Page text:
If you want to prove you are an expert in RAID data recovery, you must demonstrate full knowledge of how all these RAID levels function normally. If you don’t have a 100% understanding of the ins and outs of RAID levels, you’ll have very little luck recovering your data.

Single level RAID 0

Single level RAID 0 is a RAID configuration without redundancy.  This lack of redundancy makes RAID recovery for RAID 0 arrays a common occurrence. If any drive in a RAID 0 array fails, the whole array fails and the system will not be able to read or write files. Data from individual disks can be recovered but it is useless unless it can be reconstructed properly. Since every RAID 0 implementation has unique configuration parameters, RAID 0 reconstruction is a very difficult task. At Gillware, we have technicians that specialize in RAID 0 reconstructions and a wide variety of tools to accomplish to task. We also have the ability to develop custom programs to reconstruct RAID 0 arrays of odd configurations.

Learn more about RAID 0 recovery

JBOD (“Just a Bunch of Disks”) can be similar to RAID 0, but without striping. Like RAID 0, the entire logical volume will die if one drive falls offline.

RAID 0 reconstruction prices depend on the stripe width of the array (number of drives being striped) and the total capacity of the array. Please call us at 877-624-7206 Ext. 1 for a quote.

RAID 0 arrays are built for performance. Instead of reading/writing one file to one disk, RAID 0 arrays read/write one file to multiple disks in parallel. The process of breaking up a file into pieces and writing it to multiple disks is called striping. The following is a simple example illustrating how RAID 0 works.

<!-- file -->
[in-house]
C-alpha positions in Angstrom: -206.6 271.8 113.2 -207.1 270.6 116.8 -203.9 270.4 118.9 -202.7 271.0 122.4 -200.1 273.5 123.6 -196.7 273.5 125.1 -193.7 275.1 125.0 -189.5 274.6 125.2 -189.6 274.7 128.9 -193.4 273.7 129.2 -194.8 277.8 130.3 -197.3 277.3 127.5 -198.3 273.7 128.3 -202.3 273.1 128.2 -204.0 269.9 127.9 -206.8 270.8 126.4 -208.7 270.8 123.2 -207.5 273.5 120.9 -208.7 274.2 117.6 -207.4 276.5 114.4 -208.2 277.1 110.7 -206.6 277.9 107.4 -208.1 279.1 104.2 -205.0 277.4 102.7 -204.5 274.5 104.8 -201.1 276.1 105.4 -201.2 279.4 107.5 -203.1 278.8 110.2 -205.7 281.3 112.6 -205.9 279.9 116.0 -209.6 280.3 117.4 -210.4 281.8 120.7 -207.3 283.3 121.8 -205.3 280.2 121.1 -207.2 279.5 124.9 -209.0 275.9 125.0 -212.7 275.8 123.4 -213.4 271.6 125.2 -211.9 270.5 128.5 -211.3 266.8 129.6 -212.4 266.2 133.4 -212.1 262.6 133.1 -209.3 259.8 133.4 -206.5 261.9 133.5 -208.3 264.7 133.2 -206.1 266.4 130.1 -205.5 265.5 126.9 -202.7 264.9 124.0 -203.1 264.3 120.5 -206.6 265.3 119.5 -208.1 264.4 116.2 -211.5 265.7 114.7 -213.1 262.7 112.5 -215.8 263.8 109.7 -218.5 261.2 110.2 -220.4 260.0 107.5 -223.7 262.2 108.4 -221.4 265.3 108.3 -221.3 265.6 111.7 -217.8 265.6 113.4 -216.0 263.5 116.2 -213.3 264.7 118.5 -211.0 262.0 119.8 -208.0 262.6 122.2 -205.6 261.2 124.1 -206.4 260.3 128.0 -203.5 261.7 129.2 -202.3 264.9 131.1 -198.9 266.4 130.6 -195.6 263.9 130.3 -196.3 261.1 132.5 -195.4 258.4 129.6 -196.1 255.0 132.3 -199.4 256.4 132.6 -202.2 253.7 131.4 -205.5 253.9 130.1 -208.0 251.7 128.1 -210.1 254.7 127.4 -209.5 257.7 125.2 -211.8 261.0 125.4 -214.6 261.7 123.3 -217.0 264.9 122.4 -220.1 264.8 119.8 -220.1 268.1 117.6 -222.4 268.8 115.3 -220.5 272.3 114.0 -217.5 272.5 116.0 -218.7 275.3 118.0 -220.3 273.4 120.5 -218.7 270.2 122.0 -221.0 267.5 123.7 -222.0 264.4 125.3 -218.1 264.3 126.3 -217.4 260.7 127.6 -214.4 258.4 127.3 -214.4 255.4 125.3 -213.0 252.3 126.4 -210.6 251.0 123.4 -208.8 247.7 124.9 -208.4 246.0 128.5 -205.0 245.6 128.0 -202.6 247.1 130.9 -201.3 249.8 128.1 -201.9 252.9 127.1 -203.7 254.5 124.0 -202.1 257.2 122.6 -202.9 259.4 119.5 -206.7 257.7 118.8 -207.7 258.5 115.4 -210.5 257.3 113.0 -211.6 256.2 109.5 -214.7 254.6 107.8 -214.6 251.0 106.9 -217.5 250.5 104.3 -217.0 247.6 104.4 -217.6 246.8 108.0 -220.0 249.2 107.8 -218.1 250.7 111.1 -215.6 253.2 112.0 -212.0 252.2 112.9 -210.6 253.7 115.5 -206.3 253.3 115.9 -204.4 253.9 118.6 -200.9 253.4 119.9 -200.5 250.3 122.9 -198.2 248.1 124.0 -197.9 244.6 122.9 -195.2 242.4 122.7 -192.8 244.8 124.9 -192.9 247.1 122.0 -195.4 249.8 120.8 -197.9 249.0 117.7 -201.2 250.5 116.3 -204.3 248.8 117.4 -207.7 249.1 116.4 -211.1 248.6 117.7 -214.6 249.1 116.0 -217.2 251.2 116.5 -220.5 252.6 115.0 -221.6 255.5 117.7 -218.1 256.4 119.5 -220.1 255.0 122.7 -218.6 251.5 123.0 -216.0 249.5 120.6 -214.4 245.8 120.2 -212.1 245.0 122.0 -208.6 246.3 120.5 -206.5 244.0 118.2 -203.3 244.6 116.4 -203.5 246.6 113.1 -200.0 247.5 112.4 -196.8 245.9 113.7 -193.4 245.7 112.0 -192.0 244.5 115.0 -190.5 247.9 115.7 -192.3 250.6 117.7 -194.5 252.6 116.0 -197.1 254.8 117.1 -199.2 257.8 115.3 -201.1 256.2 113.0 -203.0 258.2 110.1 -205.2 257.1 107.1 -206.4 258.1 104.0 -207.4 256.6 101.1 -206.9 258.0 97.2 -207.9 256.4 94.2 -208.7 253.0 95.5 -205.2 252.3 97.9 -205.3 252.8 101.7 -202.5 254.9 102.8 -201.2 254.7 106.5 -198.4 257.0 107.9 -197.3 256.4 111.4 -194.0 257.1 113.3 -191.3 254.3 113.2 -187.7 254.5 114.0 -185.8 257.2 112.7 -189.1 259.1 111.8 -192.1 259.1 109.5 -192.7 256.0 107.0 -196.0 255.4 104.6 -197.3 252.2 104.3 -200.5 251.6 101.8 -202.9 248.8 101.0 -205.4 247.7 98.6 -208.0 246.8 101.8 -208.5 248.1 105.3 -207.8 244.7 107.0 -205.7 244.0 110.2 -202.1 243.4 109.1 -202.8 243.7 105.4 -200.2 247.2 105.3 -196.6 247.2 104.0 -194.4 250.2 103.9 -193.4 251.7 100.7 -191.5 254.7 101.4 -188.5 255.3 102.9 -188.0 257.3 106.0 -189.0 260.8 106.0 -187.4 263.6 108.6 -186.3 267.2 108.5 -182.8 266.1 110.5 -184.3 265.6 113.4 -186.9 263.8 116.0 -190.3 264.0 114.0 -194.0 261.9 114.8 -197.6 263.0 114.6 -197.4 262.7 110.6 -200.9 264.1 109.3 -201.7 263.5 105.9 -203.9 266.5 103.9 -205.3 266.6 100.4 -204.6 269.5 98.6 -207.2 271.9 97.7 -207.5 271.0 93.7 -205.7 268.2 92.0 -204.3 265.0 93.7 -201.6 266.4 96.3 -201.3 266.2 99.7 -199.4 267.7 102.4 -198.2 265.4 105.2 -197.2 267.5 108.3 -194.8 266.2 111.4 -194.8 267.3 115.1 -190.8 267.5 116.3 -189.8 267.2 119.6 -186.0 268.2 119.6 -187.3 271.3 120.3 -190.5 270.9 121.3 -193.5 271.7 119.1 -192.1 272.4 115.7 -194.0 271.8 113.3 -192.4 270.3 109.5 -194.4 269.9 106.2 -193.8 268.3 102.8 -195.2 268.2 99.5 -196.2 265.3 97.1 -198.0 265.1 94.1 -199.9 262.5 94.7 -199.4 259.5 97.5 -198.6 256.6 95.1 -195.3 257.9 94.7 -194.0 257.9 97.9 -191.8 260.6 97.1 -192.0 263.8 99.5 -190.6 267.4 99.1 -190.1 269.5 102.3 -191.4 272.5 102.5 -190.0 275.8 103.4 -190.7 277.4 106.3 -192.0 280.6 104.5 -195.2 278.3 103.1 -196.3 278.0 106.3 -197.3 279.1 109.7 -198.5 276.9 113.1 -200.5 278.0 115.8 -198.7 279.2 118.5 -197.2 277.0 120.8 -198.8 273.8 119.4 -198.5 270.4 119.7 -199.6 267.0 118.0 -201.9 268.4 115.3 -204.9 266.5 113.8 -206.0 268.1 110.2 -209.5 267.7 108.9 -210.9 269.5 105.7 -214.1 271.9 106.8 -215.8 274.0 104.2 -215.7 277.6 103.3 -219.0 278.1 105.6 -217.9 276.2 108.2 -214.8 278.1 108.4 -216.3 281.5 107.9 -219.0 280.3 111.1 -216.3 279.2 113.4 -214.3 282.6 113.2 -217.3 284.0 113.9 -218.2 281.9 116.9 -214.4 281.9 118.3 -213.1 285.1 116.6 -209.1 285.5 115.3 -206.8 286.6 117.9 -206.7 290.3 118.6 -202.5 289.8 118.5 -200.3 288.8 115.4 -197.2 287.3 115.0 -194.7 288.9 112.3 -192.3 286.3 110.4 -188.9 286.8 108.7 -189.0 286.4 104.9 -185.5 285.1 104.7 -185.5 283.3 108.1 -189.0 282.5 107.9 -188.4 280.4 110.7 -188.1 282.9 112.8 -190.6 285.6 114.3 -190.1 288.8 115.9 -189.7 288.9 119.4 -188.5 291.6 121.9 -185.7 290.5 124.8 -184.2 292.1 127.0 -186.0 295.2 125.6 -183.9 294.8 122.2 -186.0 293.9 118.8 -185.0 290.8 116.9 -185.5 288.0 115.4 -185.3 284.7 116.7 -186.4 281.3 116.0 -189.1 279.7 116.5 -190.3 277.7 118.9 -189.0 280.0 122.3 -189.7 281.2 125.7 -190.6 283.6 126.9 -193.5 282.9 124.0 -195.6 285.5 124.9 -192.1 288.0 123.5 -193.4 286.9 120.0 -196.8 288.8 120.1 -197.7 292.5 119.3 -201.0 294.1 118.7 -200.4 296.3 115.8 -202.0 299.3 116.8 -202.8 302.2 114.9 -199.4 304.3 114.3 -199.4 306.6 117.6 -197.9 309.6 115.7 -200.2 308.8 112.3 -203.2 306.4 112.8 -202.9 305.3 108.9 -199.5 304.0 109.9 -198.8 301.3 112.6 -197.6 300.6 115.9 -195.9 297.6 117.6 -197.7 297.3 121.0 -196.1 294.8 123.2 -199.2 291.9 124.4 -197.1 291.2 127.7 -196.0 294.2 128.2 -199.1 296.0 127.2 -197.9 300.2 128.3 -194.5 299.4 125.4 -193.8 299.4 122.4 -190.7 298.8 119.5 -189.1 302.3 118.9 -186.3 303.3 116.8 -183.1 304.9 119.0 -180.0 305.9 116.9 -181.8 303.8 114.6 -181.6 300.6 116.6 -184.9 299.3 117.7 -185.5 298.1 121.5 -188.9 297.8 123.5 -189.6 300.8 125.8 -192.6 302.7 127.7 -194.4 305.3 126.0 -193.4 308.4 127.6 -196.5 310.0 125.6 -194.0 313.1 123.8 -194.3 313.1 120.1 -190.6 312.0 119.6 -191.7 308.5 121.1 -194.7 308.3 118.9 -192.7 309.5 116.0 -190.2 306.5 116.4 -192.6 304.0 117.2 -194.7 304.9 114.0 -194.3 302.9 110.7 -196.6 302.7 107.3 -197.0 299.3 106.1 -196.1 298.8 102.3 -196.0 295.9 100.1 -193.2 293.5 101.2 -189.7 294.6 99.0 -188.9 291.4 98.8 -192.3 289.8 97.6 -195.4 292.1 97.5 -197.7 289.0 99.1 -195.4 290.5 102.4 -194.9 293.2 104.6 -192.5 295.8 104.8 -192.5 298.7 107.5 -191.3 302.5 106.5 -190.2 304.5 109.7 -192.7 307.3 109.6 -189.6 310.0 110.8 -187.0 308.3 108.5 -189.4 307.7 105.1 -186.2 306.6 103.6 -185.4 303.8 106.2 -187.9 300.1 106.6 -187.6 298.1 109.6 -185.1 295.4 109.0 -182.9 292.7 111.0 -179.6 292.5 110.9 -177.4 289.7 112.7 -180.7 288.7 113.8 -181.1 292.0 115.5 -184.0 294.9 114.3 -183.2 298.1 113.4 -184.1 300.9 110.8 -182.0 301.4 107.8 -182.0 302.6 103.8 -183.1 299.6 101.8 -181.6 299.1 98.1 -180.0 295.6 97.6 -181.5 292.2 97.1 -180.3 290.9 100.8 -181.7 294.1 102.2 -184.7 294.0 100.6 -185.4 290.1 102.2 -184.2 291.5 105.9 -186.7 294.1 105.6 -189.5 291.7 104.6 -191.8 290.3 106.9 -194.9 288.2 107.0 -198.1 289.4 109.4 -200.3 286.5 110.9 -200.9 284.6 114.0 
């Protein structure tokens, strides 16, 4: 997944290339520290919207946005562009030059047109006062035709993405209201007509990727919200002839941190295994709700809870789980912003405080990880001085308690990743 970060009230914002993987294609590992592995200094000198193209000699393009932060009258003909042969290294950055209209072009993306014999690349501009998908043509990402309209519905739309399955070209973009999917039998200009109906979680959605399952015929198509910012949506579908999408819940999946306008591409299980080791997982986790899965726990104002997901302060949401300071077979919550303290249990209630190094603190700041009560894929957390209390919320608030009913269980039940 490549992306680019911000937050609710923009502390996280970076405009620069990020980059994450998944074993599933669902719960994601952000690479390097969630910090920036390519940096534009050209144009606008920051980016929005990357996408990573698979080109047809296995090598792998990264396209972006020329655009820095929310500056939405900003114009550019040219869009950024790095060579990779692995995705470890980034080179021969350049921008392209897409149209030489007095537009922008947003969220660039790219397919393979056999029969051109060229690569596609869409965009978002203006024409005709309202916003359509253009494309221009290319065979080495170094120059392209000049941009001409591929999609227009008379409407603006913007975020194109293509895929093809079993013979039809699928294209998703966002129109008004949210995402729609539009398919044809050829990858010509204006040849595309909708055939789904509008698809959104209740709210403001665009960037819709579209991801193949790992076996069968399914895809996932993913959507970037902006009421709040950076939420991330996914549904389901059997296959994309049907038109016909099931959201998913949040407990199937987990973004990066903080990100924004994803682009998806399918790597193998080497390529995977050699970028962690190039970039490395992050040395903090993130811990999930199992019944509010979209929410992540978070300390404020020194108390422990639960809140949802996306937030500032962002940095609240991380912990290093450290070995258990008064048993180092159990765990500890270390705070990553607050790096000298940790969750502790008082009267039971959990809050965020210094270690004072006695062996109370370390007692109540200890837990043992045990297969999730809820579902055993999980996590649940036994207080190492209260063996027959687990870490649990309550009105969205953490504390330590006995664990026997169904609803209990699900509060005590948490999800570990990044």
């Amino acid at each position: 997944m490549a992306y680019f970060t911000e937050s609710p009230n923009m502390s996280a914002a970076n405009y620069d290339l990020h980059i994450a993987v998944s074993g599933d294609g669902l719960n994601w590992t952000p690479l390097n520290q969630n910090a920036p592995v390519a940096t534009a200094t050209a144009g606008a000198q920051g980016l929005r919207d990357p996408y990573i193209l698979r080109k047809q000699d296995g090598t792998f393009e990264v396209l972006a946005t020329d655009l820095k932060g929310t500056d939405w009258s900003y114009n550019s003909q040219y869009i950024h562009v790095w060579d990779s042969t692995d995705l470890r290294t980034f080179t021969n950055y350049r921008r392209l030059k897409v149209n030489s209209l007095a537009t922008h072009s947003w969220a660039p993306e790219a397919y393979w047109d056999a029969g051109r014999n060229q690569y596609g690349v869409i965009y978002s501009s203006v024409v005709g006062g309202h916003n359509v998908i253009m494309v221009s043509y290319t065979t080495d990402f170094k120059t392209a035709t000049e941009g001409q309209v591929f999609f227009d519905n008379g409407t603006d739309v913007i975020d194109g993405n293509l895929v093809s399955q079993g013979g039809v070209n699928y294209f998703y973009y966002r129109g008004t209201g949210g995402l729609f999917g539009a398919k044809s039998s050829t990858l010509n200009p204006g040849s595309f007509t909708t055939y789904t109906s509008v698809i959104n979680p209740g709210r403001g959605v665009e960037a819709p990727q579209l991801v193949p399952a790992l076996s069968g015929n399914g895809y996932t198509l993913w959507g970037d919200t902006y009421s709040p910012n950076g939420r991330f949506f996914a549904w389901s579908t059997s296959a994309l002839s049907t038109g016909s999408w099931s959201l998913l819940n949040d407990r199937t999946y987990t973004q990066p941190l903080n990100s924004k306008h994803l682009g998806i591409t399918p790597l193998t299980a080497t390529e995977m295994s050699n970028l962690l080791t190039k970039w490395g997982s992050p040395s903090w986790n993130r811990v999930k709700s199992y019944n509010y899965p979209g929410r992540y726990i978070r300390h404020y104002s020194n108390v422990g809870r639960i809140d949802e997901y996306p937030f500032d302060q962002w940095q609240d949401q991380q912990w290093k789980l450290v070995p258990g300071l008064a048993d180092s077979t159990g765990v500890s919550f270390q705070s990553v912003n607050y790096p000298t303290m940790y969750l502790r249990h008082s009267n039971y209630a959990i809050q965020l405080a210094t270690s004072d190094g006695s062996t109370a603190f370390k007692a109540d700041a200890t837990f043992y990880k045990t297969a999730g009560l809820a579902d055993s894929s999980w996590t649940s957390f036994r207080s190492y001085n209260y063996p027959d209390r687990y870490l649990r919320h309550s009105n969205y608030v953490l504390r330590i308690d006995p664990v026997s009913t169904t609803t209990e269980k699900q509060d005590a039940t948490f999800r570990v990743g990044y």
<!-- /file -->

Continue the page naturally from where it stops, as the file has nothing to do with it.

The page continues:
Say we have a text file that consists of four characters “ABCD” and a RAID 0 array of two disks (stripe width of two) with a stripe/block size of four bits (equal to one half of a character).

Here’s a data representation of our text file:

Text in file A B C D
ASCII code 4 1 4 2 4 3 4 4
Raw binary data 0 1 0 0 0 0 0 1 0 1 0 0 0 0 1 0 0 1 0 0 0 0 1 1 0 1 0 0 0 1 0 0

Here’s what happens when we save the file:

The first block of four bits (first half of letter A) is written to disk 1 and the second block of four bits (second half of letter A) is written to disk 2. This pattern will repeat until all bits are written.

DISK 1 DISK 2
0

1

0

0

0

0

0

1

A
0

1

0

0

0

0

1

0

B
0

1

0

0

0

0

1

1

C
0

1

0

0

0

1

0

0

D

As you can see, half of the file is on disk 1 and the other half is on disk 2. Notice that the file is not split down the middle (down the middle would have “AB” on disk 1 and “CD” on disk 2). Half of each character is stored on each disk.

Now consider what happens when a disk fails and the data from each disk is recovered.

DISK 1 DISK 2
0

1

0

0

0

1

0

0

D 0

0

0

1

0

0

1

0

“DC2”
0

1

0

0

0

1

0

0

D 0

0

1

1

0

1

0

0

4

Disk 1 by itself contains the text “DD” and disk 2 by itself contains a special character called “Device Control 2” and the number 4. Obviously, the data from each disk is garbage unless it’s reconstructed in the proper order.

The array must be reconstructed properly by assembling alternating blocks from disk 1 and disk 2 like this:

DISK 1 0

1

0

0

A
DISK 2 0

0

0

1

DISK 1 0

1

0

0

B
DISK 2 0

0

1

0

DISK 1 0

1

0

0

C
DISK 2 0

0

1

1

DISK 1 0

1

0

0

D
DISK 2 0

1

0

0

Disk 1 by itself contains the text “DD” and disk 2 by itself contains a special character called “Device Control 2” and the number 4. Obviously, the data from each disk is garbage unless it’s reconstructed in the proper order.

Single level RAID 1

Single level RAID 1 is the simplest RAID configuration requiring just two disks of equal size. When data is written to a RAID 1 array, it is written to one disk and simultaneously copied or “mirrored” to a redundant disk. If one drive of a RAID 1 array fails, the system will continue to operate using the redundant disk.

RAID mirrors are common candidates for data recovery because often both drives die simultaneously, or the RAID controller was not properly set up for failure notification.

Learn more about RAID 1 recovery

RAID 1 arrays are built for security. Instead of writing data to 1 disk, RAID 1 arrays write the same data to two disks. The following is a simple example illustrating how RAID 1 works.